39% say coronavirus stress, worry is taking mental health toll

Sara Berg, MS , News Editor

Since the beginning of the COVID-19 pandemic and stay-at-home orders in March, Americans have been reporting a decline in their mental health and well-being. Patients are worried and stressed about COVID-19, and so are physicians and other health professionals. The continuous onslaught of worry and insecurity is leading to greater mental health issues than before.

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While few Americans have experienced a decline in physical health, nearly four in 10 say that worry and stress related to the threat of coronavirus has played a negative role in their mental health, according to a health tracking poll from Kaiser Family Foundation. The pandemic has had a major impact on the mental health of 12% of respondents, the poll says.

Almost half of women (46%) were found to be more likely to say the fear of COVID-19 has negatively impacted their mental health compared with 33% of men. On top of that, 46% of urban and 38% of suburban residents are more likely to say COVID-19 has had a negative impact on their mental health compared to 28% of rural areas. And among adults who have experienced income or job loss due to the pandemic, 46% say this crisis has negatively impacted their mental health too.

The AMA has two free surveys to help health care organizations monitor the impact COVID-19 has on their workforce during this pandemic. The surveys can be used to track trends in stress levels, identify specific drivers of stress, and develop supportive infrastructures based on these drivers. Organizations that use the surveys will receive free-of-charge support from the AMA in launching the surveys and access to data through an easy-to-use reporting dashboard.

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Additionally, the AMA offers resources to help physicians manage their own mental health and well-being during the COVID-19 pandemic and provides practical strategies for health system leadership to consider in support of their physicians and care teams during COVID-19.

In an op-ed for USA Today, AMA President Patrice A. Harris, MD, MA, shared seven ways to keep peace of mind amid coronavirus fears and worries.

Because much of this is unscripted and uncertain, it creates a great deal of anxiety and fear for everyone. As physicians and other health professionals continue to navigate the COVID-19 pandemic, here are some resources on improving well-being.   

  1. Listen to requests from physicians to address anxiety

    1. With a crisis such as the COVID-19 pandemic, it is common for physicians and other health professionals to experience increased levels of distress and anxiety, especially when social isolation is felt. By recognizing the sources of anxiety among physicians and other health professionals, organizations and leaders can develop targeted approaches to support their teams.
  2. Follow mitigation tactics to reinforce well-being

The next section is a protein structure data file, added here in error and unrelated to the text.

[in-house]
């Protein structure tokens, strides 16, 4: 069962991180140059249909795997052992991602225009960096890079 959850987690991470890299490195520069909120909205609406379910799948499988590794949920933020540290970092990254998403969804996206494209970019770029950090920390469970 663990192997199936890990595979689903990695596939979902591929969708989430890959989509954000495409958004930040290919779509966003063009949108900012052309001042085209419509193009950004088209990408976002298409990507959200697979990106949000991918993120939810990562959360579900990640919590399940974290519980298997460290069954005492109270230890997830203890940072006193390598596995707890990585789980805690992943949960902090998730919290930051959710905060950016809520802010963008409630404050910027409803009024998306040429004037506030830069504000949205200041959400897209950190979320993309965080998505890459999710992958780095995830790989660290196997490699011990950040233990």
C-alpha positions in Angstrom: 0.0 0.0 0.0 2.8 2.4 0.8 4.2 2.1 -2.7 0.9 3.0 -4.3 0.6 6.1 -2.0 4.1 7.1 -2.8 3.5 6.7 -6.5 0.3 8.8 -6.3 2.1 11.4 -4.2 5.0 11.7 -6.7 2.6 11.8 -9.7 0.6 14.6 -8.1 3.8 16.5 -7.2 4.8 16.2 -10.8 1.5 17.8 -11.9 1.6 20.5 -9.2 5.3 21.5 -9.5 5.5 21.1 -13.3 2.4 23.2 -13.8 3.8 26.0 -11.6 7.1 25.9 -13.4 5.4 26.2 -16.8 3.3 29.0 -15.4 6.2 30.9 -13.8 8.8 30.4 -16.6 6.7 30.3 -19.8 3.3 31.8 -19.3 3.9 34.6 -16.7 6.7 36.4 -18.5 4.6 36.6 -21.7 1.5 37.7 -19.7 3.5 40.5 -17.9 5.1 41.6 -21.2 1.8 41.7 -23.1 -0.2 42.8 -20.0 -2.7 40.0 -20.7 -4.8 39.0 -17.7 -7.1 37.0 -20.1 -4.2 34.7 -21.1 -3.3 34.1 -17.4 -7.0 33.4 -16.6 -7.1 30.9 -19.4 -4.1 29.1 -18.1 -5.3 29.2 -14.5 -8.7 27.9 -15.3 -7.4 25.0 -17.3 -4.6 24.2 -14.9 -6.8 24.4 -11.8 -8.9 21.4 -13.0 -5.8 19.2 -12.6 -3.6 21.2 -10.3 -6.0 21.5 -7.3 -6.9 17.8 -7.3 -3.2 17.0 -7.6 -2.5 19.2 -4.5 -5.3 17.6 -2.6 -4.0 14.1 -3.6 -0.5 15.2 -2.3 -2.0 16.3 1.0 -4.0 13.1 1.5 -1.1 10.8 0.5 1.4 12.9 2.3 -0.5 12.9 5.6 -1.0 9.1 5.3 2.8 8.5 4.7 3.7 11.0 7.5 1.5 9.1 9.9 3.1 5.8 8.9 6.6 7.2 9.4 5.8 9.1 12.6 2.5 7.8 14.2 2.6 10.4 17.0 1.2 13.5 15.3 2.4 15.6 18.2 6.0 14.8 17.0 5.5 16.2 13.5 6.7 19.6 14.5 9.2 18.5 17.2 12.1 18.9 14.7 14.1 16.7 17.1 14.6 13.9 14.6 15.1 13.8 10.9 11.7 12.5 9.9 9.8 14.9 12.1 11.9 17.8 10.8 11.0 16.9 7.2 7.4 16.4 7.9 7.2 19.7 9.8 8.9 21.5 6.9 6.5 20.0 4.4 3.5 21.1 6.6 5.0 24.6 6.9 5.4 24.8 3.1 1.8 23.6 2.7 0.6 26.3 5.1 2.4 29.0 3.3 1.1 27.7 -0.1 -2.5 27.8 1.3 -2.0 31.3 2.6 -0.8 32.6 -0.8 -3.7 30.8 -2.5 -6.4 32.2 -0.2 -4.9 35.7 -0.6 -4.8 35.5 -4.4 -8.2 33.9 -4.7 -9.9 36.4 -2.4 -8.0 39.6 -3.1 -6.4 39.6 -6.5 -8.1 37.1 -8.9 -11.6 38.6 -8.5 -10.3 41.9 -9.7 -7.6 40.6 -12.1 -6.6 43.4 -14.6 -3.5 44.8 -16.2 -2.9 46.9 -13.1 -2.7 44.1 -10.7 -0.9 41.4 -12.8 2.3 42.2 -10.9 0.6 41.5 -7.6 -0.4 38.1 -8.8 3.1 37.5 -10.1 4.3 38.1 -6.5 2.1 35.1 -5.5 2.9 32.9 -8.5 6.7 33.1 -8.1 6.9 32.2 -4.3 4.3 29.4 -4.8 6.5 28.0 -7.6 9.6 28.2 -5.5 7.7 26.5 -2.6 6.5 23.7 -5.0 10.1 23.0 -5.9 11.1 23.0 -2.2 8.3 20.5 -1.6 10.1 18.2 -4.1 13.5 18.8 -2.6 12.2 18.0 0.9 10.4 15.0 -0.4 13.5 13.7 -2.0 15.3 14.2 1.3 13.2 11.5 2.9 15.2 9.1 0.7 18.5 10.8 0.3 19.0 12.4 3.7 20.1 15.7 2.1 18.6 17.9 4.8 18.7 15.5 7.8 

1. Early into the evolving response to the COVID-19 pandemic, Rush University Medical Center’s Chief Wellness Officer Bryant Adibe, MD, commissioned a special Wellness Task Force. This task force was devoted to coordinating Rush’s efforts as part of the overarching command center structure. With its collective expertise, the task force created five key mitigation tactics to reinforce well-being throughout the crisis.
  3. Use the power of peer support

    1. The COVID-19 pandemic has placed a tremendous burden on physicians and other health professionals. It is a burden that is cognitive, physical and emotional. One way to address this ongoing burden is through a peer support program, which can positively impact and shape the culture of medicine during the pandemic and moving forward.
  4. Keep physician well-being in focus

    1. From basic needs like childcare and food to mental health and supportive counseling, Mount Sinai Health System in New York City maintains an up-to-date list of resources for all health professionals and employees, keeping their well-being at the center of focus.
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  5. Build resources to provide emotional support

    1. Unprecedented challenges created by the COVID-19 pandemic raises concern about well-being and stress. Physicians and other health professionals on the front lines of COVID-19 care often experience higher levels of stress, placing a heavy burden on their shoulders. With a focus on well-being, Henry Ford Health System in Detroit continues to add valuable emotional support resources to support their teams.
  6. Implement system level changes to attack stress

    1. The commitment to well-being at ChristianaCare in Wilmington, Delaware, began long before the COVID-19 pandemic. However, that dedication enabled the health system to build a robust well-being infrastructure that has helped to rapidly pivot and scale up available support resources to meet the needs of physicians and other health professionals during this crisis.  

Stay up to speed on the AMA’s COVID-19 advocacy efforts and track the fast-moving pandemic with the AMA's COVID-19 resource center, which offers a library of the most up-to-date resources from JAMA Network™, the Centers for Disease Control and Prevention, and the World Health Organization.